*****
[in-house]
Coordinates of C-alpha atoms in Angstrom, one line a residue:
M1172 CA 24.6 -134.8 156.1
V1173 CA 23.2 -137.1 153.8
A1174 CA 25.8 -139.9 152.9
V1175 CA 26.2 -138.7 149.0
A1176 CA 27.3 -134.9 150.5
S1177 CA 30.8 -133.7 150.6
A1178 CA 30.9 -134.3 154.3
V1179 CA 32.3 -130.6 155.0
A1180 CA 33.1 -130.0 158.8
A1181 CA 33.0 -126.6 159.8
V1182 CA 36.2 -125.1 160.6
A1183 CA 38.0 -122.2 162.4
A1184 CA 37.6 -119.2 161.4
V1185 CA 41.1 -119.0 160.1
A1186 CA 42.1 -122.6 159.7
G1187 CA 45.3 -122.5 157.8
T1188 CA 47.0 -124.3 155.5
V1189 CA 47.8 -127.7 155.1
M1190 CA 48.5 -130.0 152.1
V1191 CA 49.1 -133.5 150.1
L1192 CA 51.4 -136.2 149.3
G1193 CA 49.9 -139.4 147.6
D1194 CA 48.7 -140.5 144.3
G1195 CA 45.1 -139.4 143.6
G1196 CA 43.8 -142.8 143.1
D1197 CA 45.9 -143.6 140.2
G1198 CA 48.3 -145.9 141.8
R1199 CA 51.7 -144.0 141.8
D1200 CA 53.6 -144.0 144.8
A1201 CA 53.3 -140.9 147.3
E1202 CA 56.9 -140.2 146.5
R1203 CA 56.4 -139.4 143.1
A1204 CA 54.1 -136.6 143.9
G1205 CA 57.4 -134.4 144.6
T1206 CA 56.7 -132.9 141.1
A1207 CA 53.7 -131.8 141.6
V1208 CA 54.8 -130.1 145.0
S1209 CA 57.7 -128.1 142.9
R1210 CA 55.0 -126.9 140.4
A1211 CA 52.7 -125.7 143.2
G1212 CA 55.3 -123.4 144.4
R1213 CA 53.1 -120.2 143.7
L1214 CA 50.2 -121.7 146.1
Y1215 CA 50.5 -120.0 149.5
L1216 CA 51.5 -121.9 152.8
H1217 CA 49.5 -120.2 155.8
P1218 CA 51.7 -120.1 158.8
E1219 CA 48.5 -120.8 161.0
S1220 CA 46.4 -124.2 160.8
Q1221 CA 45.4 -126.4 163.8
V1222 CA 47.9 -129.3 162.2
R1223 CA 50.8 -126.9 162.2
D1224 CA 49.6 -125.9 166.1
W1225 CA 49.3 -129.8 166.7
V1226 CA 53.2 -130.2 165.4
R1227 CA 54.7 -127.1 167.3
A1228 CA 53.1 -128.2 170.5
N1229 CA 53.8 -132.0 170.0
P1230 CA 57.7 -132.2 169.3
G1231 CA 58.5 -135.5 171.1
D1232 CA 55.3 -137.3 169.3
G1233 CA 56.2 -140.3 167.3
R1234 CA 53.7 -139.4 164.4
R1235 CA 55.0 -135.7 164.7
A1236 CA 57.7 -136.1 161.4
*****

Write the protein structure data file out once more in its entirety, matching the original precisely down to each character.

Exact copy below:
[in-house]
Coordinates of C-alpha atoms in Angstrom, one line a residue:
M1172 CA 24.6 -134.8 156.1
V1173 CA 23.2 -137.1 153.8
A1174 CA 25.8 -139.9 152.9
V1175 CA 26.2 -138.7 149.0
A1176 CA 27.3 -134.9 150.5
S1177 CA 30.8 -133.7 150.6
A1178 CA 30.9 -134.3 154.3
V1179 CA 32.3 -130.6 155.0
A1180 CA 33.1 -130.0 158.8
A1181 CA 33.0 -126.6 159.8
V1182 CA 36.2 -125.1 160.6
A1183 CA 38.0 -122.2 162.4
A1184 CA 37.6 -119.2 161.4
V1185 CA 41.1 -119.0 160.1
A1186 CA 42.1 -122.6 159.7
G1187 CA 45.3 -122.5 157.8
T1188 CA 47.0 -124.3 155.5
V1189 CA 47.8 -127.7 155.1
M1190 CA 48.5 -130.0 152.1
V1191 CA 49.1 -133.5 150.1
L1192 CA 51.4 -136.2 149.3
G1193 CA 49.9 -139.4 147.6
D1194 CA 48.7 -140.5 144.3
G1195 CA 45.1 -139.4 143.6
G1196 CA 43.8 -142.8 143.1
D1197 CA 45.9 -143.6 140.2
G1198 CA 48.3 -145.9 141.8
R1199 CA 51.7 -144.0 141.8
D1200 CA 53.6 -144.0 144.8
A1201 CA 53.3 -140.9 147.3
E1202 CA 56.9 -140.2 146.5
R1203 CA 56.4 -139.4 143.1
A1204 CA 54.1 -136.6 143.9
G1205 CA 57.4 -134.4 144.6
T1206 CA 56.7 -132.9 141.1
A1207 CA 53.7 -131.8 141.6
V1208 CA 54.8 -130.1 145.0
S1209 CA 57.7 -128.1 142.9
R1210 CA 55.0 -126.9 140.4
A1211 CA 52.7 -125.7 143.2
G1212 CA 55.3 -123.4 144.4
R1213 CA 53.1 -120.2 143.7
L1214 CA 50.2 -121.7 146.1
Y1215 CA 50.5 -120.0 149.5
L1216 CA 51.5 -121.9 152.8
H1217 CA 49.5 -120.2 155.8
P1218 CA 51.7 -120.1 158.8
E1219 CA 48.5 -120.8 161.0
S1220 CA 46.4 -124.2 160.8
Q1221 CA 45.4 -126.4 163.8
V1222 CA 47.9 -129.3 162.2
R1223 CA 50.8 -126.9 162.2
D1224 CA 49.6 -125.9 166.1
W1225 CA 49.3 -129.8 166.7
V1226 CA 53.2 -130.2 165.4
R1227 CA 54.7 -127.1 167.3
A1228 CA 53.1 -128.2 170.5
N1229 CA 53.8 -132.0 170.0
P1230 CA 57.7 -132.2 169.3
G1231 CA 58.5 -135.5 171.1
D1232 CA 55.3 -137.3 169.3
G1233 CA 56.2 -140.3 167.3
R1234 CA 53.7 -139.4 164.4
R1235 CA 55.0 -135.7 164.7
A1236 CA 57.7 -136.1 161.4